The Optimum Aeroplane and Beyond: Rising to the Opportunities and Challenges of the 21st Century

Added on 03 February 2010 by Royal Aeronautical Society

The current expectation is that the demand for air transport will continue to grow throughout the next century. Aviation is an enabler, serving many market sectors and contributing to improved quality of life for many millions of people around the world. There are brand new markets emerging in India and China and in the mature markets new business models have increased demand substantially.

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While market growth is generally acknowledged to be a good thing, growth in the air transport system brings many problems, not least being the impact of engine emissions on the environment. This lecture will:

  • Examine the fundamental performance of flying machines powered by the kerosene-burning gas turbine
  • Assess the developments that technology could bring to the existing dominant design
  • Potential new designs

These technologies will include materials, structures, systems, aerodynamics and fuels. The impact of emissions on local air quality and on global warming will be discussed. This will include the effects of CO2, NOx and contrails. Finally, consideration will be given to alternative forms of propulsion and the circumstances in which they could be brought into service.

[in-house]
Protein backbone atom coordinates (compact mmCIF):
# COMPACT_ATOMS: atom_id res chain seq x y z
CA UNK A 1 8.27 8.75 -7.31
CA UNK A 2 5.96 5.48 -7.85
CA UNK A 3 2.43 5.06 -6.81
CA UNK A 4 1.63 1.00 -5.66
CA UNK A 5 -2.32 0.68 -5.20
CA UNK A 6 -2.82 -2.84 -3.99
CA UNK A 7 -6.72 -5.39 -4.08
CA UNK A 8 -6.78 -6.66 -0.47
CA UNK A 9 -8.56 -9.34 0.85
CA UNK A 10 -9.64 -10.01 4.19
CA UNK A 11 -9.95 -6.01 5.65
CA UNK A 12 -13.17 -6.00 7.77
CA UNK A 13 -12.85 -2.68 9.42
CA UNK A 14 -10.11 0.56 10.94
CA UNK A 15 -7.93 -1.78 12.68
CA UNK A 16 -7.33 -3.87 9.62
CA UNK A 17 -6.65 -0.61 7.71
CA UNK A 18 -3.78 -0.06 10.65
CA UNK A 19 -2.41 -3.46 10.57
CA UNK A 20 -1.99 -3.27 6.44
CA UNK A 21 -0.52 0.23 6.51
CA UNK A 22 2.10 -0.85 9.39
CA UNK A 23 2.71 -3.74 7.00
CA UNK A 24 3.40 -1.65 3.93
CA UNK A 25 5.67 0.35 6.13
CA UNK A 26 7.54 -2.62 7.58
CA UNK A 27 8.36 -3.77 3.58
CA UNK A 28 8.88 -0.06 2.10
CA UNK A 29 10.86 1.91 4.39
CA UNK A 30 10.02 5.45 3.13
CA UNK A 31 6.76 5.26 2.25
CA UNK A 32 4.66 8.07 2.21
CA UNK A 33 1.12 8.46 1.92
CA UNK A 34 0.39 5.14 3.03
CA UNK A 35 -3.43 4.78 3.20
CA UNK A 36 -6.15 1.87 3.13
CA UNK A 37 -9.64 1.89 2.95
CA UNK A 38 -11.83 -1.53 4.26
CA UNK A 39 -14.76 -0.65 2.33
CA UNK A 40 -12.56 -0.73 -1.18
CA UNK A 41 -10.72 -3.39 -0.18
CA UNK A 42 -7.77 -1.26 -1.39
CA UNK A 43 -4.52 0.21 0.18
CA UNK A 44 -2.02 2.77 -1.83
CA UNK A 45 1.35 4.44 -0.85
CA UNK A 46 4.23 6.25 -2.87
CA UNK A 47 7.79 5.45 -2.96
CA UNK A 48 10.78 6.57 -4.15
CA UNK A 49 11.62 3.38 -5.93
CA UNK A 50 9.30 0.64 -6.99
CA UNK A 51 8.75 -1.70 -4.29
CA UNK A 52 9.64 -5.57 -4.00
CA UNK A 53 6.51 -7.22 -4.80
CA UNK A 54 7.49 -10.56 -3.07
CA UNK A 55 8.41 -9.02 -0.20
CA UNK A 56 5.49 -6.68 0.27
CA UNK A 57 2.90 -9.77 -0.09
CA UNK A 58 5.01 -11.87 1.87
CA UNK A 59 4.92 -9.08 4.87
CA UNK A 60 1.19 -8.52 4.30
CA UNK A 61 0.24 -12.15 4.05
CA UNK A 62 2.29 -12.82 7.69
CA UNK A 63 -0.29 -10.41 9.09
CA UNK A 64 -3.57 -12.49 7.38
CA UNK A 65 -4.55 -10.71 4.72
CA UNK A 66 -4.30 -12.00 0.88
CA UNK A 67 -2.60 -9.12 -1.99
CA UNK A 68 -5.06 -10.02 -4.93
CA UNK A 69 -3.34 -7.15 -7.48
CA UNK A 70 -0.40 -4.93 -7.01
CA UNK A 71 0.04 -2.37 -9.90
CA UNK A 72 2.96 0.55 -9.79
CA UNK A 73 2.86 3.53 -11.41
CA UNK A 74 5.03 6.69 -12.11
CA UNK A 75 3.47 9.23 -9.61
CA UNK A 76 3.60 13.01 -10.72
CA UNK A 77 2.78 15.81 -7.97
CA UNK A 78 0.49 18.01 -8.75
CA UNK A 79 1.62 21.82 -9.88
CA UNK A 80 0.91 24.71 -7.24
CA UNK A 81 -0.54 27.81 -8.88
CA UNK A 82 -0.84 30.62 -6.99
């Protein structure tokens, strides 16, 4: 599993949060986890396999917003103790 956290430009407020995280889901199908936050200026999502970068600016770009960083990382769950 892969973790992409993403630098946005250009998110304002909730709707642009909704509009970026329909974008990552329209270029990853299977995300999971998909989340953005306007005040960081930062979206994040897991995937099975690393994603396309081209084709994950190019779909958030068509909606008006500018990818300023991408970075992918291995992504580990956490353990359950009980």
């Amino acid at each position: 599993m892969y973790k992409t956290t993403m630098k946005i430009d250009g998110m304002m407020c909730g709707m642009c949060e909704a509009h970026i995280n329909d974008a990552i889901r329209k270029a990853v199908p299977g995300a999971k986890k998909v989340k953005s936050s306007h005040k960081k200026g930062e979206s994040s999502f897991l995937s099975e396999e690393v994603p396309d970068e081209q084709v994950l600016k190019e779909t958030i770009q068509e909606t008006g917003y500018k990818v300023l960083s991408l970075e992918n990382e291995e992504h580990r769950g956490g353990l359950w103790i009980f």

2009 Lanchester Lecture

Recorded: Monday 27 October 2008

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About the speaker:

Professor Ian Poll

OBE, FREng, FRAeS Professor of Aerospace Engineering, Cranfield University

Ian Poll is Professor of Aerospace Engineering at Cranfield University and Business Development Director of Cranfield Aerospace Limited.

A graduate of Imperial College, he has 30 years experience in aerospace and aviation, gained in both the academic and commercial domains. His career began at Hawker Siddeley Aviation before moving to the College of Aeronautics.

He was appointed Professor of Aerospace Engineering at the University of Manchester in 1985, later becoming Head of the Department of Engineering. In 1995, he returned to Cranfield as Head of the College of Aeronautics.

He is a Fellow of the Royal Academy of Engineering, The City & Guilds Institute of London, the American Institute of Aeronautics & Astronautics and the Royal Aeronautical Society. He is also a Past President of RAeS.

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